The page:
Last week, four SAU students participated in a two-day international business case competition at Georgia State University (GSU). The students were accompanied by Dr. Kanton Reynolds, Dean of the School of Business, Management and Technology.
Paulette Addison (student-athlete, Business Major), Edward Faison, Jr. (Accounting Major), Hector (student-athlete, Business Administration & Management Major) and Nathan Royster (Management Major) represented SAU in the competition, which is hosted by GSU's Center for International Business Education and Research (CIBER).
The students collaborated with peers from other universities to solve real-world business problems focused on principles in Finance, Accounting, Marketing, and Management & Operations. Paulette Addison's team placed 2nd in the competition, earning a plaque and $200, while Hector team placed 4th, earning $100. Other universities present were Alabama A&M, Albany State, Bowie State, , Florida Institute of Technology, Georgia State, Howard, Johnson C. Smith, and Savannah State.
Students walked away from the competition with enhanced business and cross-cultural communication skills and new perspectives on problem solving.
I had a really good experience at the case challenge. To my surprise it was not all work and no fun, which is a great thing because it was a well balanced atmosphere, and it allowed us to approach the actual case analysis with clear minds. Being that there were ten schools, and all of the teams were integrated, it was a wonderful opportunity for networking. I met new people from all along the east coast, which provided for a diverse group, and therefore many different outlooks and opinions. I feel this experience enriched my networking, presentation, and analysis skills which are essential in my career goals specifically in the field of business.
The case competition was a fun and thrilling experience. After a cool tour of the Coca Cola factory, we were separated from the colleagues we arrived with and broken up into four groups with people from different institutions. This was one of the biggest learning opportunities for me: communicating and working with people from different backgrounds. My group was composed of people of different ages and cultures, and I learned that it's important to understand that people think differently from one another based on their own experiences. Presenting to the judges was also great, and was a completely different ball game than presenting to peers. That aspect of the program gave me real-world experience that I might not have otherwise gotten.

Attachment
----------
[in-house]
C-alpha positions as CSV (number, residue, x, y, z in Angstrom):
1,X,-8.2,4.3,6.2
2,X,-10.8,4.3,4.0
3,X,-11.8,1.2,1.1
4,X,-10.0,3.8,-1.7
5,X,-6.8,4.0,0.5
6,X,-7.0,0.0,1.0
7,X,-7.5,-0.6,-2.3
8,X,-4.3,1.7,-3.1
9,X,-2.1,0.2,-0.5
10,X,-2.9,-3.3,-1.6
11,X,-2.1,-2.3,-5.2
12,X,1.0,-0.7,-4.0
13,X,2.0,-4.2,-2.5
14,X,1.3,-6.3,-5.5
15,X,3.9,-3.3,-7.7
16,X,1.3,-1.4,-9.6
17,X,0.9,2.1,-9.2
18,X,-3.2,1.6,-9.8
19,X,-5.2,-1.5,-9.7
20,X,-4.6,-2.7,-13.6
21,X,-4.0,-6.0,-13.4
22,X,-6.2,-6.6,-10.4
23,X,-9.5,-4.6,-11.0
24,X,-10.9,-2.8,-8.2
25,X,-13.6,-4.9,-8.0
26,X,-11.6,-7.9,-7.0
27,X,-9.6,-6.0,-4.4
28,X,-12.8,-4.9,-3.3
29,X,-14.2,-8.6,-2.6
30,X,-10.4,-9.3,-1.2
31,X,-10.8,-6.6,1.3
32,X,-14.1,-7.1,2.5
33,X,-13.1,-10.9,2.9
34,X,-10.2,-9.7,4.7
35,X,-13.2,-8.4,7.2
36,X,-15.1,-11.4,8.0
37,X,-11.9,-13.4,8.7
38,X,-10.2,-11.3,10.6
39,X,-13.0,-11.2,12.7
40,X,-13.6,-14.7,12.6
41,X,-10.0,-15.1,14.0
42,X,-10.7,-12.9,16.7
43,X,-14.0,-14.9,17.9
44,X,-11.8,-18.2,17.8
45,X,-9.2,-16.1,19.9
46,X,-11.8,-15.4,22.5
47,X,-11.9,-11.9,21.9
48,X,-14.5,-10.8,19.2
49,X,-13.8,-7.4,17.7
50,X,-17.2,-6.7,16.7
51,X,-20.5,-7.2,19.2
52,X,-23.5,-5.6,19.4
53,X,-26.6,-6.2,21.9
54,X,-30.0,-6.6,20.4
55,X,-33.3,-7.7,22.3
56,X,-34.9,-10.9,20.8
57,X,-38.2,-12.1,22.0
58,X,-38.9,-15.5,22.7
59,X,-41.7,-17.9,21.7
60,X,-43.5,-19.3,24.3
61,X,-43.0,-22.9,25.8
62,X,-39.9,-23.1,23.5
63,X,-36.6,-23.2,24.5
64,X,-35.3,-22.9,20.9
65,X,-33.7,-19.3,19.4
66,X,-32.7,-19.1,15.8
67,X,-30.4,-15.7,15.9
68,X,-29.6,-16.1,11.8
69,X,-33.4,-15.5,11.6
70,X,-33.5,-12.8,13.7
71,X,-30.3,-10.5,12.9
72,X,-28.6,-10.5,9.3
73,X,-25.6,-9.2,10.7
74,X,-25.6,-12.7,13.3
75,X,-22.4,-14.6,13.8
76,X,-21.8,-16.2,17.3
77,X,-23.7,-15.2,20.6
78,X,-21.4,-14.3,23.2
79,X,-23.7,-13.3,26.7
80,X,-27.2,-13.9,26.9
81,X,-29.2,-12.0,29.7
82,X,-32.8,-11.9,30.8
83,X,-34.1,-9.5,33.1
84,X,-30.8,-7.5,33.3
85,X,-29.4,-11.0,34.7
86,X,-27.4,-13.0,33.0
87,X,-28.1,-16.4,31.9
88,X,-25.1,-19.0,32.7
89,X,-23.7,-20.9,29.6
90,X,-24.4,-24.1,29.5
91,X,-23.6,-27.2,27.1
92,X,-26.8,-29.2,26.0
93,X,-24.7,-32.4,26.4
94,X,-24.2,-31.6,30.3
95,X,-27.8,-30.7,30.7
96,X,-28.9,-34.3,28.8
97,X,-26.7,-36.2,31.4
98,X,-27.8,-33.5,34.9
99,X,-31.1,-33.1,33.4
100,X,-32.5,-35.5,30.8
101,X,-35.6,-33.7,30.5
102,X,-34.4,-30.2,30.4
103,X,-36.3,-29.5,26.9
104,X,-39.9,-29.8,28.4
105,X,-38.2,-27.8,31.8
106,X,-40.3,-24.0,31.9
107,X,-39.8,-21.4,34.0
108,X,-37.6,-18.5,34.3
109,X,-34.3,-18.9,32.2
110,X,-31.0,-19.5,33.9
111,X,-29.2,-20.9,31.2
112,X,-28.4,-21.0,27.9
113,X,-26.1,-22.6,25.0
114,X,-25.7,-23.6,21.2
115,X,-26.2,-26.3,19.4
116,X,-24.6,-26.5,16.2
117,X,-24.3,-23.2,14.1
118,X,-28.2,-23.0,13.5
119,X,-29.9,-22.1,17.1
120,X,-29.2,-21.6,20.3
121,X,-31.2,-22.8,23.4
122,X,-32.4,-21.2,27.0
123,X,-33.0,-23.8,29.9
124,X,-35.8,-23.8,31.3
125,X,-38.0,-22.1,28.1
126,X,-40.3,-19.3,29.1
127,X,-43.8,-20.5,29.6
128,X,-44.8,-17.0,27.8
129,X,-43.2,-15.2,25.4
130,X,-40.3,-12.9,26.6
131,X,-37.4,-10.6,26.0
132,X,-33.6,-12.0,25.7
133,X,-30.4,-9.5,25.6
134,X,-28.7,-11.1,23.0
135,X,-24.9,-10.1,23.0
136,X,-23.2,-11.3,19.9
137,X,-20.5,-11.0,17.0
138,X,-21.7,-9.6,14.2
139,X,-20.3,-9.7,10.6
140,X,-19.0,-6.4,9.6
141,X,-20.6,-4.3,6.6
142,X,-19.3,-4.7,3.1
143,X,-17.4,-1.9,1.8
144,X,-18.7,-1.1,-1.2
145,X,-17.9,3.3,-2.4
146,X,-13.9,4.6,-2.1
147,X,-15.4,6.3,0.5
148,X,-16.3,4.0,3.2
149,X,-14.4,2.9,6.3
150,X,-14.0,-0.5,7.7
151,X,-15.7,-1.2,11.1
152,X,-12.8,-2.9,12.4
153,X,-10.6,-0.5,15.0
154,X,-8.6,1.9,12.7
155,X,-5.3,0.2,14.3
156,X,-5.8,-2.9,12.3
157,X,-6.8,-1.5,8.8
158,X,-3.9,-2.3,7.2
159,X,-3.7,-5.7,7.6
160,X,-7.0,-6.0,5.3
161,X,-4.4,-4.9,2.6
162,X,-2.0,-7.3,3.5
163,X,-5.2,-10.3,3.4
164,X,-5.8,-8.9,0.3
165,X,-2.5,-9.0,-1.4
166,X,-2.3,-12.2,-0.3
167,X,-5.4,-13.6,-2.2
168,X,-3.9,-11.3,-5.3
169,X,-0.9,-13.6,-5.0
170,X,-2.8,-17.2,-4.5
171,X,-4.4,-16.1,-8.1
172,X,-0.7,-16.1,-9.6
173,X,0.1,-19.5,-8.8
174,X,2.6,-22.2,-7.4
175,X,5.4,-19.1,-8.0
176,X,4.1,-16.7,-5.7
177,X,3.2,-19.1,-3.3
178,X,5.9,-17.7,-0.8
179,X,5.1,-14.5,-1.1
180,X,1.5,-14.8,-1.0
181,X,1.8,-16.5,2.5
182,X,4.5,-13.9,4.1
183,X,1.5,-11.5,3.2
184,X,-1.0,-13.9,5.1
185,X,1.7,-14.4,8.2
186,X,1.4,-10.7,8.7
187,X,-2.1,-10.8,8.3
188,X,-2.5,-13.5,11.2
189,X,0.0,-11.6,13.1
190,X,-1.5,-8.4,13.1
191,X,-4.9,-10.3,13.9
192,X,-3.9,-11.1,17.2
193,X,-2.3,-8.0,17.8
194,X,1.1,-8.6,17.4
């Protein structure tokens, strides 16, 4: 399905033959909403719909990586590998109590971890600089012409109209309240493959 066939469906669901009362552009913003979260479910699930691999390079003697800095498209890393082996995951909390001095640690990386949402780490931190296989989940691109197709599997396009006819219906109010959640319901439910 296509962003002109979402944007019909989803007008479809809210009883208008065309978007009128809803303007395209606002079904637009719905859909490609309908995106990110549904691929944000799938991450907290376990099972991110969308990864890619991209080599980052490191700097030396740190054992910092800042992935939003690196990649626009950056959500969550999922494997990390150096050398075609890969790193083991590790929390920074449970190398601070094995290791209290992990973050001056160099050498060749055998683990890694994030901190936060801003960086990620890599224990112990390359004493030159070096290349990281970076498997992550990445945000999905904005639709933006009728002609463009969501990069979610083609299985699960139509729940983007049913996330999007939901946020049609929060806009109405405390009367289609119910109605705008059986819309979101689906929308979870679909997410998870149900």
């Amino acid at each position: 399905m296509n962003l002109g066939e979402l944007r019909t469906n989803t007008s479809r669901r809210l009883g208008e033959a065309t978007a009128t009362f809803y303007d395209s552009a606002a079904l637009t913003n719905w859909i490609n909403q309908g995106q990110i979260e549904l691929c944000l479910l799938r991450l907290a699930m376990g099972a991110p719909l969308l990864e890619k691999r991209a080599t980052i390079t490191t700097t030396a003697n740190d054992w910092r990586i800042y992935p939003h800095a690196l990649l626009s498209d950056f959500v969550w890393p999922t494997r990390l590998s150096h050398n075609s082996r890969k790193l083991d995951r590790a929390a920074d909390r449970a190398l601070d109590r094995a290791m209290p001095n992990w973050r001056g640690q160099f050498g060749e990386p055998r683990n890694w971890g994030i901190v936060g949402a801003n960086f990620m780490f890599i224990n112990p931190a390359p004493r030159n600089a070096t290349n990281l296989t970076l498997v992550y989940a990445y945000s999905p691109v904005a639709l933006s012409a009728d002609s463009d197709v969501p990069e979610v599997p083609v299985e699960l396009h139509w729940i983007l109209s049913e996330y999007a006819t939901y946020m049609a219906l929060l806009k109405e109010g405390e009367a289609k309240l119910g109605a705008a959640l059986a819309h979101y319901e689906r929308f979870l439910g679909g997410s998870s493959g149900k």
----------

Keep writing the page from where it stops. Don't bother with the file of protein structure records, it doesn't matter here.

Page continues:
Dr. Reynolds, who coordinated the trip, was pleased with the experience and the students' performance.
"The Georgia State University CIBER International Business Case Competition was an opportunity for our students to actualize their learning. By taking theory and putting it into practice they were able to make a tangible link between the classroom and a realistic scenario found in a contemporary business environment. The fact that this was a mixed competition where students were randomly assigned to teams instead of collaborating with their institutional cohort added a level of intercultural engagement that made it a more robust learning experience. I am elated that Miss Paulette Addison (2nd Place team) and Mr. Hector (4th Place team) made it to the finals; the fact that our student-athletes (women’s basketball and baseball, respectively) were leading the way is even more edifying and indicative of the culture we are building at Saint Augustine’s.”
About the Case Competition (via http://ciber.robinson.gsu.edu)
The International Business Case Competition is an annual event in which students from several different universities, especially minority serving institutions are placed in groups to solve a real-world business problem. The challenge provides students with the opportunity to meet students from other universities as well as gain insight on real-world business issues. As the program provides each student with beneficial skills and experience, it also has strict criteria that need to be followed. The students are assigned to teams of four students, but with the requirement that every student from the team is from a different university and majoring in a distinct field area. This will allow students to work through multiple cross-cultural obstacles, including different study habits, learning methods, and even diverse university cultures. The fields represented during the Case Competition are Finance, Accounting, Marketing, and Management & Operations.
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